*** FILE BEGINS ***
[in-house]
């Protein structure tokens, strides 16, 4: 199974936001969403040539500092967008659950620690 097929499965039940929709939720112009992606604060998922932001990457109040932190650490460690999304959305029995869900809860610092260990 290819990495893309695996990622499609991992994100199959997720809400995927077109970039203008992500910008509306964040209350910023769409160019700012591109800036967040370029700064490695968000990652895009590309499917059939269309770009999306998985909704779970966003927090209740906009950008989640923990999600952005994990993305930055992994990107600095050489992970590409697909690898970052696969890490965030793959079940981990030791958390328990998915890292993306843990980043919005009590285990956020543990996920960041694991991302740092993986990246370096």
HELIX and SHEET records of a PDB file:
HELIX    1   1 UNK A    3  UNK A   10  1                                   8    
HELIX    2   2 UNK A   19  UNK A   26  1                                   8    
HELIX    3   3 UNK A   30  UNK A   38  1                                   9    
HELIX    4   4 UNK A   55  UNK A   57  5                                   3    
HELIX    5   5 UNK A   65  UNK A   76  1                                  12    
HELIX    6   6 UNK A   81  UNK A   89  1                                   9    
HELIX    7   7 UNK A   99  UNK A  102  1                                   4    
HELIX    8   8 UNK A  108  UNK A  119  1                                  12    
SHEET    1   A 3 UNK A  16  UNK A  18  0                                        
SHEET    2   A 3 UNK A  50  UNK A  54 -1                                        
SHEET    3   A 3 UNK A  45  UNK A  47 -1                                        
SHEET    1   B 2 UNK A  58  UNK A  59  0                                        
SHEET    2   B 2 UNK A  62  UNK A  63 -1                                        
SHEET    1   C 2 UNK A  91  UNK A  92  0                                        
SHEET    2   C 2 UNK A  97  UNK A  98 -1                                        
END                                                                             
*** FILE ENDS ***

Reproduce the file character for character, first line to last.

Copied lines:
[in-house]
């Protein structure tokens, strides 16, 4: 199974936001969403040539500092967008659950620690 097929499965039940929709939720112009992606604060998922932001990457109040932190650490460690999304959305029995869900809860610092260990 290819990495893309695996990622499609991992994100199959997720809400995927077109970039203008992500910008509306964040209350910023769409160019700012591109800036967040370029700064490695968000990652895009590309499917059939269309770009999306998985909704779970966003927090209740906009950008989640923990999600952005994990993305930055992994990107600095050489992970590409697909690898970052696969890490965030793959079940981990030791958390328990998915890292993306843990980043919005009590285990956020543990996920960041694991991302740092993986990246370096």
HELIX and SHEET records of a PDB file:
HELIX    1   1 UNK A    3  UNK A   10  1                                   8    
HELIX    2   2 UNK A   19  UNK A   26  1                                   8    
HELIX    3   3 UNK A   30  UNK A   38  1                                   9    
HELIX    4   4 UNK A   55  UNK A   57  5                                   3    
HELIX    5   5 UNK A   65  UNK A   76  1                                  12    
HELIX    6   6 UNK A   81  UNK A   89  1                                   9    
HELIX    7   7 UNK A   99  UNK A  102  1                                   4    
HELIX    8   8 UNK A  108  UNK A  119  1                                  12    
SHEET    1   A 3 UNK A  16  UNK A  18  0                                        
SHEET    2   A 3 UNK A  50  UNK A  54 -1                                        
SHEET    3   A 3 UNK A  45  UNK A  47 -1                                        
SHEET    1   B 2 UNK A  58  UNK A  59  0                                        
SHEET    2   B 2 UNK A  62  UNK A  63 -1                                        
SHEET    1   C 2 UNK A  91  UNK A  92  0                                        
SHEET    2   C 2 UNK A  97  UNK A  98 -1                                        
END                                                                             